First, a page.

What’s the difference between employees who simply show up for work and those who contribute all they can to their organization?
The former can hinder a company’s ability to compete in the digital workplace, and can cost greatly in terms of recruiting, onboarding, training, reputation, and a multitude of other factors. The latter can enable organizations to innovate, thrive, and succeed in an increasingly competitive digital business world.
The greatest difference between the two groups is their size—according to the ADP Research Institute, 84 percent of workers globally are simply “coming to work,” while just 16 percent are fully engaged and contribute all they can to their organization.
84 percent of workers globally are simply “coming to work,” while just 16 percent are fully engaged and contribute all they can to their organizationADP Research Institute
Employee engagement is critical to an organization’s success. It’s a positive state of mind characterized by “vigor, dedication and absorption.” In particular:
- VIGOR is the willingness to invest yourself entirely into work and refers to high levels of conscientiousness, persistence, energy, and mental toughness.
- DEDICATION is a strong connection to your work and a sense of significance, pride, enthusiasm, and challenge.
- ABSORPTION is being involved deeply in your work, so much so that time passes quickly and disconnecting from work can become difficult.
Numerous studies have indicated a solid relationship between employee engagement and performance, profitability, employee turnover, safety, and customer satisfaction. In addition, researchers have found strong links between employee engagement and job satisfaction, positive job attitudes, and organizational commitment.
The challenge for organizations today is to avoid getting stuck on why employees are not engaged and instead focus on how to prioritize and increase engagement. Here are three suggestions:
1. ENCOURAGE TEAMWORK WITH TOOLS & TRAINING: According to the ADP report, employees who are part of a team are more than twice as likely to be fully engaged than those who are not. But effective teamwork does not usually happen organically—it requires strategy and support. For example, if your organization has implemented a collaboration tool like Microsoft Teams, you cannot sit idly by hoping employees will use it. You must tell them—convince them—why they should use an app like Teams and how it can streamline group work. You must also ensure they know how to use it by providing relevant, ongoing training and support.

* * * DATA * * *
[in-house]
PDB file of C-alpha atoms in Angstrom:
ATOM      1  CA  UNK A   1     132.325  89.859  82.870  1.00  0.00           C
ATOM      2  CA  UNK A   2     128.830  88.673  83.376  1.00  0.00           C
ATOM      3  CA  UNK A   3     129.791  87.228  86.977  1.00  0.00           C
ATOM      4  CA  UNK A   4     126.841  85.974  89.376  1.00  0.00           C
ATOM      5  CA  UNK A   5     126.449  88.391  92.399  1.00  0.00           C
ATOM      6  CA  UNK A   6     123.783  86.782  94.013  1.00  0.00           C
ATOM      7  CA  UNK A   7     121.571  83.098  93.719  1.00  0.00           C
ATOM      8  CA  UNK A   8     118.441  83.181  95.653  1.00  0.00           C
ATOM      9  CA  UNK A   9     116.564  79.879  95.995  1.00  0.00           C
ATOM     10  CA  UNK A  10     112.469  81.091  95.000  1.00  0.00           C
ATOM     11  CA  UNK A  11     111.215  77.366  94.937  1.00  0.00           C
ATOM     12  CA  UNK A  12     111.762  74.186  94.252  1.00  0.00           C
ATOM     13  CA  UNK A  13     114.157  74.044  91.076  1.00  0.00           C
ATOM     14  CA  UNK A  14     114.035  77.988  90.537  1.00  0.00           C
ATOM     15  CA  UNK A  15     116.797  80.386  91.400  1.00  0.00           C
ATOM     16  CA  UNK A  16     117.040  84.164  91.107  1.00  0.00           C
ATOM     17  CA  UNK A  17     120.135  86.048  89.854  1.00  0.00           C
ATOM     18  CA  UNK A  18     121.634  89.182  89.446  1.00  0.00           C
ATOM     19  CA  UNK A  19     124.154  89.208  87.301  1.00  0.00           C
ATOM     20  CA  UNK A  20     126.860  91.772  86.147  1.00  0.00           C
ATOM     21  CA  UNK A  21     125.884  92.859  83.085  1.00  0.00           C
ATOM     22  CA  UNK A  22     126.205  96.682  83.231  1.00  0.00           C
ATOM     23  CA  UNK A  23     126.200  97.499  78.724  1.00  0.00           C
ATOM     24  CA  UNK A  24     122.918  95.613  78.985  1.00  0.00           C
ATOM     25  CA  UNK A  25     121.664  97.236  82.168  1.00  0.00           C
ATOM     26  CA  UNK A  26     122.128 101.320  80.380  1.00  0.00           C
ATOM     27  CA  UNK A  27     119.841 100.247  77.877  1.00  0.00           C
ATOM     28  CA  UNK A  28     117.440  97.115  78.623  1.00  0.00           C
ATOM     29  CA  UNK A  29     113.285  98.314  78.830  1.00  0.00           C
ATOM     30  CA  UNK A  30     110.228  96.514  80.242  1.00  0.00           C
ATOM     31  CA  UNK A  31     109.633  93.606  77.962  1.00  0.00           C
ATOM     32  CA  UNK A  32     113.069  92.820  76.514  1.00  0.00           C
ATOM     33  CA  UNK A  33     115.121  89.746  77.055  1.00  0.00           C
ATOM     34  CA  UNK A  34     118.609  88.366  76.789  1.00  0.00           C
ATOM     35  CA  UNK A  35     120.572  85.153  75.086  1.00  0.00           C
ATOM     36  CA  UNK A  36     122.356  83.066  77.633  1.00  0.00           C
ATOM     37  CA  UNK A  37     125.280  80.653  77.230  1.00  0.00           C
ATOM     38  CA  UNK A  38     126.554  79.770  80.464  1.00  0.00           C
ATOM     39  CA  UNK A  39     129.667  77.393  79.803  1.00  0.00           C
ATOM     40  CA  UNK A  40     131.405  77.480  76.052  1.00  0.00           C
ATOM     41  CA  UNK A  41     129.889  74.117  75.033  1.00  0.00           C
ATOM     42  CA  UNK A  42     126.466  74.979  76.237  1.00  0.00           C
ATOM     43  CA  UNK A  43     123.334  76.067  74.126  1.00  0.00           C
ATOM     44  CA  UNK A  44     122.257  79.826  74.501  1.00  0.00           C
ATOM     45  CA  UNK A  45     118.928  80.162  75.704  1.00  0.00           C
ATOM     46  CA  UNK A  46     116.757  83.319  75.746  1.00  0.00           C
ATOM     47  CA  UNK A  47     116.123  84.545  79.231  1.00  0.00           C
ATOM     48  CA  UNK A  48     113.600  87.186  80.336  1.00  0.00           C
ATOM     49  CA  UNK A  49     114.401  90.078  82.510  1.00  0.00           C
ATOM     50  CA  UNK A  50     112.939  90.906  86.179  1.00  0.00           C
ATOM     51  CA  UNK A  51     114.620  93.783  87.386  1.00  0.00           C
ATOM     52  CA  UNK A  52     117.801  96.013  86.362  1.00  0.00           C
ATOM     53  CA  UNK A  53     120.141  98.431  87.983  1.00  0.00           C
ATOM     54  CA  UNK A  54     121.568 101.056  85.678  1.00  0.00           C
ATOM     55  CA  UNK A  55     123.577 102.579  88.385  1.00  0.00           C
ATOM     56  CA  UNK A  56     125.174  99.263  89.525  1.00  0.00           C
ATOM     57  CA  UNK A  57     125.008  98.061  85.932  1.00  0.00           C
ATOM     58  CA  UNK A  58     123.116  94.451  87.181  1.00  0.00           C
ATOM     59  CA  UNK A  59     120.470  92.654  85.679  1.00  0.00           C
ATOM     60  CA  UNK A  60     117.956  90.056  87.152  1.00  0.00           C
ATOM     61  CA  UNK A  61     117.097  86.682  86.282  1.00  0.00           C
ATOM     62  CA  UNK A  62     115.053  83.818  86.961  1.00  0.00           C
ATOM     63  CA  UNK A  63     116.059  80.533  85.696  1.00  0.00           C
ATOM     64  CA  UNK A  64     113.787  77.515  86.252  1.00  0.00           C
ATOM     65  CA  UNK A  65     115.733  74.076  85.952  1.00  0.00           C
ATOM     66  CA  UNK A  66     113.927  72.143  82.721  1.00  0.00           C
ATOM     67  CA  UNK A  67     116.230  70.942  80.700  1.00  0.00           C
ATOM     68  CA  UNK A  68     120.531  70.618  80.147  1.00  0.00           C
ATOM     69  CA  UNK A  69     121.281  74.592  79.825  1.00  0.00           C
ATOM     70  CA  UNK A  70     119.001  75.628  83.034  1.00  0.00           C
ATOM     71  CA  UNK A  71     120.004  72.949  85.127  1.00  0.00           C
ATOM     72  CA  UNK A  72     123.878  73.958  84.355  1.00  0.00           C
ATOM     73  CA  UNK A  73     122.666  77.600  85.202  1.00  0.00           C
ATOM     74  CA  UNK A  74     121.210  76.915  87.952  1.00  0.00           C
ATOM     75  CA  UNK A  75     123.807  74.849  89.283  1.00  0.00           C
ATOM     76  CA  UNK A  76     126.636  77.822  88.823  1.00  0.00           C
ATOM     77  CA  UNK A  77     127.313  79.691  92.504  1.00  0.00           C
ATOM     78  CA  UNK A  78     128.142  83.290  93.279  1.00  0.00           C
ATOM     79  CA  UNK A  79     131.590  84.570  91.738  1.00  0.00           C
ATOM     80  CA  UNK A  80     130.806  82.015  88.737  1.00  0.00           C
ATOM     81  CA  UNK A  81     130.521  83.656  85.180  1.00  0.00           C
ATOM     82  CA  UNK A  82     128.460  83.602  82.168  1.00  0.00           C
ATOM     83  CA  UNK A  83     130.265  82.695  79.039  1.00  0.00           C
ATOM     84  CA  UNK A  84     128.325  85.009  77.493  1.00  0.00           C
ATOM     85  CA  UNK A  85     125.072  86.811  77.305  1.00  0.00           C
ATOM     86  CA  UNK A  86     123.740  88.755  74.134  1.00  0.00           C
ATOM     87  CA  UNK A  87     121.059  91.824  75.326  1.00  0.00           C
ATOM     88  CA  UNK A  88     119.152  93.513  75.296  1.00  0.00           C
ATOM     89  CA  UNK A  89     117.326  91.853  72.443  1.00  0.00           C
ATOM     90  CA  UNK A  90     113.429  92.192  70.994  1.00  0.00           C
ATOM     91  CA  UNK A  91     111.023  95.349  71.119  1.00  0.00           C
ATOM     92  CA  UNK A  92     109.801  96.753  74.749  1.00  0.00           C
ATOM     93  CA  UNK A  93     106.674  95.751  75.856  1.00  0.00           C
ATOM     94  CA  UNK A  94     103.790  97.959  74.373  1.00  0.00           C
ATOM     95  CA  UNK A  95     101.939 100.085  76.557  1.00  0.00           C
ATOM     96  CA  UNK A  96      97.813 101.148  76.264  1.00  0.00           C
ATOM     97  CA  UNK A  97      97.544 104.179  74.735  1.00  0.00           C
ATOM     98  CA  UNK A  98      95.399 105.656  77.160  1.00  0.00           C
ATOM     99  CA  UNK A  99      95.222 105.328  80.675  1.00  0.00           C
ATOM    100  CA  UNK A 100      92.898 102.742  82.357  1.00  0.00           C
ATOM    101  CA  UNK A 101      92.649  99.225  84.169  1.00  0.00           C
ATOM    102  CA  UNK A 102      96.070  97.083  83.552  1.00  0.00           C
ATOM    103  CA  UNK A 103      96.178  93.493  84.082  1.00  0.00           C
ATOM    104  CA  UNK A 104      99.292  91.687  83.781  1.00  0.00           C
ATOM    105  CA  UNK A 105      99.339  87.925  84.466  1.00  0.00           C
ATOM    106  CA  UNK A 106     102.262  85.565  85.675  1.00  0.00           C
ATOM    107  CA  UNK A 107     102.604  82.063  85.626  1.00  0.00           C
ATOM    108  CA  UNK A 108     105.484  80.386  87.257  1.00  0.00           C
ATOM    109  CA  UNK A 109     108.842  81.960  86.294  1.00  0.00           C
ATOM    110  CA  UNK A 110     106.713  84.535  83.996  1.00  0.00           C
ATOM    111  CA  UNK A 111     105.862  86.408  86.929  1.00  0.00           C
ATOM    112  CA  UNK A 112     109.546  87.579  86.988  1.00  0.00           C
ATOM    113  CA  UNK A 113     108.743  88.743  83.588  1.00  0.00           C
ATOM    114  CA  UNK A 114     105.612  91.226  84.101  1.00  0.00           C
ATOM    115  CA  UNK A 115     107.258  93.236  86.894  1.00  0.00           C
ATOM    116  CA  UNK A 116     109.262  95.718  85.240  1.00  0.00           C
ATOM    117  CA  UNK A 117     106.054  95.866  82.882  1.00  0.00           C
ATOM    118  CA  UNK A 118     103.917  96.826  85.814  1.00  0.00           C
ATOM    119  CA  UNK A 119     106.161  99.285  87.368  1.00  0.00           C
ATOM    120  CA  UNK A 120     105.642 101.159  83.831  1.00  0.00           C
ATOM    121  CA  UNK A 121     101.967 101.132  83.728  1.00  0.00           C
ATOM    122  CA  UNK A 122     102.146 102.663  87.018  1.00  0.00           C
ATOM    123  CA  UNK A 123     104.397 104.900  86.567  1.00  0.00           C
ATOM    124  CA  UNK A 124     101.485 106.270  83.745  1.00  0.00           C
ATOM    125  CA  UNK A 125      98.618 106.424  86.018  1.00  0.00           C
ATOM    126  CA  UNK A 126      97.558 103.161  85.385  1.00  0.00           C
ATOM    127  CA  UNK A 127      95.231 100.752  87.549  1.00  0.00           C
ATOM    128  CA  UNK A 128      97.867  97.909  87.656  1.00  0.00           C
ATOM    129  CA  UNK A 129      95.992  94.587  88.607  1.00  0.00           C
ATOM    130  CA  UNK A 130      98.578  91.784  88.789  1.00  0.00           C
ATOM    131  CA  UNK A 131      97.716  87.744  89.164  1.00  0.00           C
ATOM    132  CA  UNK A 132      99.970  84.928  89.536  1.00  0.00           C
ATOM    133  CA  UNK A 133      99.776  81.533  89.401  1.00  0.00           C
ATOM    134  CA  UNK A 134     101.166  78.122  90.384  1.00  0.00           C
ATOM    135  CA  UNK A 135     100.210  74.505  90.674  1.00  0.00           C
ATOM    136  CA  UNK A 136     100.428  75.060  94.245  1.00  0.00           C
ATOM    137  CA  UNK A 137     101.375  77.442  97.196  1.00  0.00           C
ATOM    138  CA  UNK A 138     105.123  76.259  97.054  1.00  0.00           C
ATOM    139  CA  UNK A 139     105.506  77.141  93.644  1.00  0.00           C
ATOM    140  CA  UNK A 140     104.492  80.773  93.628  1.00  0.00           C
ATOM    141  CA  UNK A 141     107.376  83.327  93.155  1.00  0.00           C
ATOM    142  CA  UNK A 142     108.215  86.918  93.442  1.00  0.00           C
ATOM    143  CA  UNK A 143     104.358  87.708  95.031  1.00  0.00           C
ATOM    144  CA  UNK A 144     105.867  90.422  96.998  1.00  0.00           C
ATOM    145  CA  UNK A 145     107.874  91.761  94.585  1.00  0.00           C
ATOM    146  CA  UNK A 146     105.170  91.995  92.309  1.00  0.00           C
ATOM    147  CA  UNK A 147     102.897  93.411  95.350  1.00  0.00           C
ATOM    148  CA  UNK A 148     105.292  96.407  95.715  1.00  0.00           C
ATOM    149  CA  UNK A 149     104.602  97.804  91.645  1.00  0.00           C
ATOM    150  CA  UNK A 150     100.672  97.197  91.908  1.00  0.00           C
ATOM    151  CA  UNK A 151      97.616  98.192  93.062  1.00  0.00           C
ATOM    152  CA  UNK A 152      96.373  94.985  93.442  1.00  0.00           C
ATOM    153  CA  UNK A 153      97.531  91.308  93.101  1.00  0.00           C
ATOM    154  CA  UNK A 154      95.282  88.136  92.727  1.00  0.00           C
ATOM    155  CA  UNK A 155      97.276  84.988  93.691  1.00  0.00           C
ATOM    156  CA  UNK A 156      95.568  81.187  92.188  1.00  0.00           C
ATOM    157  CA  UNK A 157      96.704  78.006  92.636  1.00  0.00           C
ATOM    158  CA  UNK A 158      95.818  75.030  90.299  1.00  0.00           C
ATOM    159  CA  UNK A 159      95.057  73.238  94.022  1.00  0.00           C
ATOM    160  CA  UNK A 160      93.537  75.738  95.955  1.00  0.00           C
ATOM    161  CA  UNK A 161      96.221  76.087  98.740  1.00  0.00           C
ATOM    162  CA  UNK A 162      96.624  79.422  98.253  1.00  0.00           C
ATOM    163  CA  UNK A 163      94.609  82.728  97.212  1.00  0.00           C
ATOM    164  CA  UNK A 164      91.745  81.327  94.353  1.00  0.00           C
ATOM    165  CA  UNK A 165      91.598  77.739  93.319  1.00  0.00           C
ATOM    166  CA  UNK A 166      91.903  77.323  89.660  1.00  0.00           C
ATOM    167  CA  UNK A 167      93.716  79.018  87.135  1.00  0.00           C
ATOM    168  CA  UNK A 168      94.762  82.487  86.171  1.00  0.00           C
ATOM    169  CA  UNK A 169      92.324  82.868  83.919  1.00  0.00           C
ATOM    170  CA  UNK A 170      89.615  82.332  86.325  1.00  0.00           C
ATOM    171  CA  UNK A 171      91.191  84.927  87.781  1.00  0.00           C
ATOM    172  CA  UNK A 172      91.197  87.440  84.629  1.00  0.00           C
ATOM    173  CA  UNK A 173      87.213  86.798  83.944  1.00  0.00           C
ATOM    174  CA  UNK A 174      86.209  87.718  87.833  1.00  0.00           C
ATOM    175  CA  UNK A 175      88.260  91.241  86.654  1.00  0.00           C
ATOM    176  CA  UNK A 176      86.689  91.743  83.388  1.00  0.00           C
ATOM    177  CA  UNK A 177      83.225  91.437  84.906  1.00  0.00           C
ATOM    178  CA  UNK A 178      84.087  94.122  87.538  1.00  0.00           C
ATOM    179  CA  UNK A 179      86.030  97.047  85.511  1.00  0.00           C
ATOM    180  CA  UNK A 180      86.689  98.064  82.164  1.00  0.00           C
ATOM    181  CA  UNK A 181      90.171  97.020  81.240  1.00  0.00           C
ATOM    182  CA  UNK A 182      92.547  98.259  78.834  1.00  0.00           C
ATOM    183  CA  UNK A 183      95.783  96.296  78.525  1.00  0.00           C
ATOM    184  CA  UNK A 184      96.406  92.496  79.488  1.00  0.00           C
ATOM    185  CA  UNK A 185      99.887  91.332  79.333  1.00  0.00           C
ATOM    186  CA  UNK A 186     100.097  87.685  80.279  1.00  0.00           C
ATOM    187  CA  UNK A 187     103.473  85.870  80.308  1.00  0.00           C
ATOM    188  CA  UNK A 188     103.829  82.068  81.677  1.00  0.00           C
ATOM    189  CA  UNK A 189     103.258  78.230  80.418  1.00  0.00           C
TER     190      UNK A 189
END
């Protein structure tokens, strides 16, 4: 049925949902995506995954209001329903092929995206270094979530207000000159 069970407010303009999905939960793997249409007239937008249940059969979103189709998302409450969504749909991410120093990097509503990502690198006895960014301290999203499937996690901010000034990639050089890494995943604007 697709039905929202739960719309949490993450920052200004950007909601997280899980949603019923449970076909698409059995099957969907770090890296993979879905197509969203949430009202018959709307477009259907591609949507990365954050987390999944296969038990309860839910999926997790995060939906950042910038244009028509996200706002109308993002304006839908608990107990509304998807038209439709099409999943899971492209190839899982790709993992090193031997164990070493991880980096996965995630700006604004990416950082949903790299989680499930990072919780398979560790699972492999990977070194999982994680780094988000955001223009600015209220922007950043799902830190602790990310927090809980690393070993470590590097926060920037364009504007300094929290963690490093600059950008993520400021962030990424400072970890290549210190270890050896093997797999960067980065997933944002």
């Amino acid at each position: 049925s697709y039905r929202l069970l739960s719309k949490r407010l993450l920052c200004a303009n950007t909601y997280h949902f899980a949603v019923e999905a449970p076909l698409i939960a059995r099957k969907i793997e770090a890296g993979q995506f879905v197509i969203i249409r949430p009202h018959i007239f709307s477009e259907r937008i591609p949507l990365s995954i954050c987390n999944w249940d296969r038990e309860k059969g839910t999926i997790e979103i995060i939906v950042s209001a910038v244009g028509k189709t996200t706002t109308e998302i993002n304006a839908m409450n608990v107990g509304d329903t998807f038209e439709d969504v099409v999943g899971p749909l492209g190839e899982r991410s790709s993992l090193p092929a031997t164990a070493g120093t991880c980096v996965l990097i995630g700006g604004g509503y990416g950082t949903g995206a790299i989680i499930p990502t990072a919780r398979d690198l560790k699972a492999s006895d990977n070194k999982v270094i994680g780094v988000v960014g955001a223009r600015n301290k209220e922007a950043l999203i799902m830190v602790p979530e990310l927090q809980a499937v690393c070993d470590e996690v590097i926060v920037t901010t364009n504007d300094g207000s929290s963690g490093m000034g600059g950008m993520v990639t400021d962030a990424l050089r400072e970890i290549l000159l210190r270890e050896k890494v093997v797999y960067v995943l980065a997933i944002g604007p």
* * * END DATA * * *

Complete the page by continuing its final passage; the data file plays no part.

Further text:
2. LISTEN & RESPOND: Only 26 percent of employees strongly agree that the feedback they receive helps them do better work, according to research by Gallup. For managers, that means you should not only listen to employees, but also take swift action to make changes.
3. PRIORITIZE CULTURE CHANGE: One of the most difficult challenges for organizations is letting go of the idea that employee engagement is something that can be implemented or switched on. Increasing engagement is part of a larger, ongoing effort—a complete change in technology and how people use it to get their work done.
Companies must adopt a change management approach that’s focused on motivating change at the individual level. For example, Prosci’s ADKAR model—which figures prominently into Vitalyst’s change management services—focuses on the five stages people experience when making a change:
- Awareness of the need to change
- Desire to participate and support the change
- Knowledge about how to change
- Ability to implement new skills and behaviors
- Reinforcement to make the change stick
Change initiatives are more successful when they are approached strategically, and increased engagement is a natural result of successful change efforts.
In the race to become digital, agile and innovative, many organizations overlook one of the key drivers of success—the employee. And without a focus on employee engagement, initiatives are more likely to fail—no matter how much advanced technology an organization has implemented.
1. Schaufeli, W. B., & Bakker, A. B. (2004). “Job demands, job resources, and their relationship with burnout and engagement: A multi-sample study” (PDF). Journal of Organizational Behavior, 25, 293–315.
Jen is an award-winning journalist who writes about workplace productivity and technology for Vitalyst. She believes in the power of using plain language, especially when writing about technology, and lists “achieving and enabling clarity” among her life goals.